George stood across from me, fidgeting with the serving pieces, placing them just so, running his hands along the stacks of plates every thirty seconds to make sure they were hot, and clicking a set of tongs with such rapid fire they sounded like the camera shutters of a thousand paparazzi. Click-click-click, as if he were keeping time to some schizophrenic beat in his brain. The twitch, and the big vein pulsing just above his glassy left eye, fell into perfect rhythm: Click-click-click-click, twitch, bulge; click-click-click-click, twitch, bulge. As I poured batter, blueberry or plain, onto the griddle, I wondered if this thing of his had a diagnosis. One of my brothers – Jeremiah, I think – had let me watch The Exorcist, and it looked to me like George and Linda Blair had the same problem.

Nothing stopped the brunch, though, not even demonic possession. I plodded along. It turned out that “doing pancakes” was fun for exactly six minutes. It’s not that tough to get them right, again and again. There’s a book out there about a guy who goes to heaven and plays so much golf that eventually he gets a hole in one every time he steps up to the tee. Perfection begets boredom. Talk to anyone at a cocktail party who got a 1600 on his or her SATs. That’s what “doing pancakes” was like, minus the sense of superiority.

Memoir of the Sunday Brunch was originally self-published. According to an article in the Milwaukee Journal Sentinel, the author had hoped to write and publish the book while her father, restauranteur George Pandl, was alive to read it. (He died in 2007.) A newly edited version is being released by Algonquin Books today. The author dedicates the book to her mother, father, all her siblings, and “everyone whose first job was at George Pandl’s in Bayside,” but it really is a tribute to her father, who she clearly admired and respected, despite his twitches, quirks, manic work ethic, and crazy parenting methods like waking his kids up in the morning by beating his belly like a drum and singing, and letting them drive just a little before it was legal to do so.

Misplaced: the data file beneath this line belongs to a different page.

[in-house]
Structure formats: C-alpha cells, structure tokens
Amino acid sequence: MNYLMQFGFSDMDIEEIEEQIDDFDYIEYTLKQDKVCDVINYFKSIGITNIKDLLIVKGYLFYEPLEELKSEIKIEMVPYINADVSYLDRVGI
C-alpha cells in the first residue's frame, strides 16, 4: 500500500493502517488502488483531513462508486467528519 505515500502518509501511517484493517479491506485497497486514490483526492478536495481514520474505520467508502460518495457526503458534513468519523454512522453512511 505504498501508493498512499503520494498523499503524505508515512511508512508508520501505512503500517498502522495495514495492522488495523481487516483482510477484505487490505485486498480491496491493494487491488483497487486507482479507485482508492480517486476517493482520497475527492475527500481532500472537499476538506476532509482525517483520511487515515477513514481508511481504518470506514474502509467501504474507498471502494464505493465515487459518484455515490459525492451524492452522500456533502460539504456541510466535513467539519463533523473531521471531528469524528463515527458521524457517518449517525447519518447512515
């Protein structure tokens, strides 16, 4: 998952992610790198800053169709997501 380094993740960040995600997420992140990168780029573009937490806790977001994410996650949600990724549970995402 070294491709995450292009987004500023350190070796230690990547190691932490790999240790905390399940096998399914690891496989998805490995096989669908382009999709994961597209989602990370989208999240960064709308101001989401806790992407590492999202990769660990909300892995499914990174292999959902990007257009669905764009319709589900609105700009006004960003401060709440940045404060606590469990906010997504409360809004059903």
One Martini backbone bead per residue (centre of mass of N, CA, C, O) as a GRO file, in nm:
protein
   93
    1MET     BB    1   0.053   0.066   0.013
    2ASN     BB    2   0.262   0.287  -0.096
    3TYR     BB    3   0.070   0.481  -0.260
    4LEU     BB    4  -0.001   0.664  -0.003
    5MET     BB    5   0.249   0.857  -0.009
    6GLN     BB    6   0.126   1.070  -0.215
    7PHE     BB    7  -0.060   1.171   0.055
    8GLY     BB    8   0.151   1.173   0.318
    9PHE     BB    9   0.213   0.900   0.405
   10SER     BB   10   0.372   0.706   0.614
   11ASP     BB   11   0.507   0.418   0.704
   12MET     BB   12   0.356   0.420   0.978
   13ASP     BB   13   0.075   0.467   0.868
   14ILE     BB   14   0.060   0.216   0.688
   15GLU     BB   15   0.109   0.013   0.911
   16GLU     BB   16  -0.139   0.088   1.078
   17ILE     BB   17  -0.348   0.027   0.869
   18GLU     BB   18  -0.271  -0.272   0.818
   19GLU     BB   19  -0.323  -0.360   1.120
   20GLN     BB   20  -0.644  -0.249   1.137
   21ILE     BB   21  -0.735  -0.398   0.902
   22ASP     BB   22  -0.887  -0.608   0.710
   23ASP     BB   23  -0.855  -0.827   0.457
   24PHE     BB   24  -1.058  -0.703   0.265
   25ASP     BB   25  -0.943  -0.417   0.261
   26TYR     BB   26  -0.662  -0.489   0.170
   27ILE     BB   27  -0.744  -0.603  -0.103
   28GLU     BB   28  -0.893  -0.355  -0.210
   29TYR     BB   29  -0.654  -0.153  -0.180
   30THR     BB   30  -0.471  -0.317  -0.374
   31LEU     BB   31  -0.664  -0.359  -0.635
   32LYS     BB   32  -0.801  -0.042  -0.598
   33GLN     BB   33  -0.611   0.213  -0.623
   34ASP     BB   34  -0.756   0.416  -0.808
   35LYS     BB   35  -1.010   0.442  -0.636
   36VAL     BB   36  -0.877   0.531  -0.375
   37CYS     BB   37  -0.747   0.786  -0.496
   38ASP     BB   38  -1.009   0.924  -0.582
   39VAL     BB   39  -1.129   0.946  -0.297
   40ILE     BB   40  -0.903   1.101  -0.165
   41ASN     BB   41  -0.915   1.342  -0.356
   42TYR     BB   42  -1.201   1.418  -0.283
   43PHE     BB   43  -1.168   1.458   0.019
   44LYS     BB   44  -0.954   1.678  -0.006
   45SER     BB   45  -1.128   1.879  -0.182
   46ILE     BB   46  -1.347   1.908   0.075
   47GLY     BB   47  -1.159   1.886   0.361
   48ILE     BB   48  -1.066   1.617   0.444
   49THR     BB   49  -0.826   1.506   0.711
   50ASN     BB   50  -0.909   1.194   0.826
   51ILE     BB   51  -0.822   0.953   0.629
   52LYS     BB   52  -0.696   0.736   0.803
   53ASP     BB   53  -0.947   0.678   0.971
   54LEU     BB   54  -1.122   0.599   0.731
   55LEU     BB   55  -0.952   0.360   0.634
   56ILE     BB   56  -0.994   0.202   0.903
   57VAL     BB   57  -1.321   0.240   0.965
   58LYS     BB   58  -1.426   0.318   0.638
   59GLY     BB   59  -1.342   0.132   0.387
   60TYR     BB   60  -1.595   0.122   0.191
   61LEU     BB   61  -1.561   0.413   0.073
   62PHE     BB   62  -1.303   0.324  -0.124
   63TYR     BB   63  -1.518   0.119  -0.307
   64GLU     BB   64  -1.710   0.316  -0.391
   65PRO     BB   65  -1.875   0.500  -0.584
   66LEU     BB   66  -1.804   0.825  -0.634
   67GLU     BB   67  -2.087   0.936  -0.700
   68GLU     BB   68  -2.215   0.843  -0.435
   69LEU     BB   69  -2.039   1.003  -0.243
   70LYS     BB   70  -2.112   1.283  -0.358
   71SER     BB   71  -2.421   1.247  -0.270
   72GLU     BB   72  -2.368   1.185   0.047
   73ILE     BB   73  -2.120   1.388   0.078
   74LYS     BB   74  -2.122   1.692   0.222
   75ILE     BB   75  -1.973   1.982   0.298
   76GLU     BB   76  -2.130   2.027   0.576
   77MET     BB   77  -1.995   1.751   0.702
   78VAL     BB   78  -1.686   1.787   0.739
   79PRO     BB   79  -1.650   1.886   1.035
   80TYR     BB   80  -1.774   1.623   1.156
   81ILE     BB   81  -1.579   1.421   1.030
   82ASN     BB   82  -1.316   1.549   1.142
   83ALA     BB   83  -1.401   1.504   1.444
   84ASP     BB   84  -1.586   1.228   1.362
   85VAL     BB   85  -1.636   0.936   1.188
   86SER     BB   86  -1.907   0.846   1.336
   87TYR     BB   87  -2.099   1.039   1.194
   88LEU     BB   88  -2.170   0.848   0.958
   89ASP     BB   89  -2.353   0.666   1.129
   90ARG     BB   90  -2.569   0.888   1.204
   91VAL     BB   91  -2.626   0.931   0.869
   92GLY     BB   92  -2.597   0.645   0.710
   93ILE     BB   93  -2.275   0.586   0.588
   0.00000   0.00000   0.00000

It’s not all comedy. When the book segues from the restaurant work to her parents’ declining health the memoir also loses some of its vigor, but the author still finds life’s moments of humor (a skill which she seems to have inherited from both parents) in sadder times. The author doesn’t seem to be a foodie (She’s addicted to Swedish Fish.) and there really isn’t enough about food and cooking to satisfy readers looking for a restaurant memoir along the lines of Anthony Bourdain’s Kitchen Confidential. But, for readers who don’t care for a lot of strong language, this one is pretty tame, especially considering the author is a stand-up comic. It’s more of a family story, with food, than a cooking memoir. Readers who liked The Prize Winner of Defiance, Ohio by Terry Ryan, Ruth Reichl’s Tender at the Bone, or A Girl Named Zippy by Haven Kimmel will probably also enjoy Julia Pandl’s memoir of coming of age as the youngest child in a large Catholic family.

Disclosure: I won an advance reading copy of this book through a Monday Giveaway on the Algonquin Books blog.

Memoir of the Sunday Brunch
Pandl, Julia
Algonquin Books
November 13, 2012
978-1-61620-172-2
256 pp., $13.95 (soft.)

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(Have you reviewed this title on your blog? Please let me know and I’ll add your review to the list.)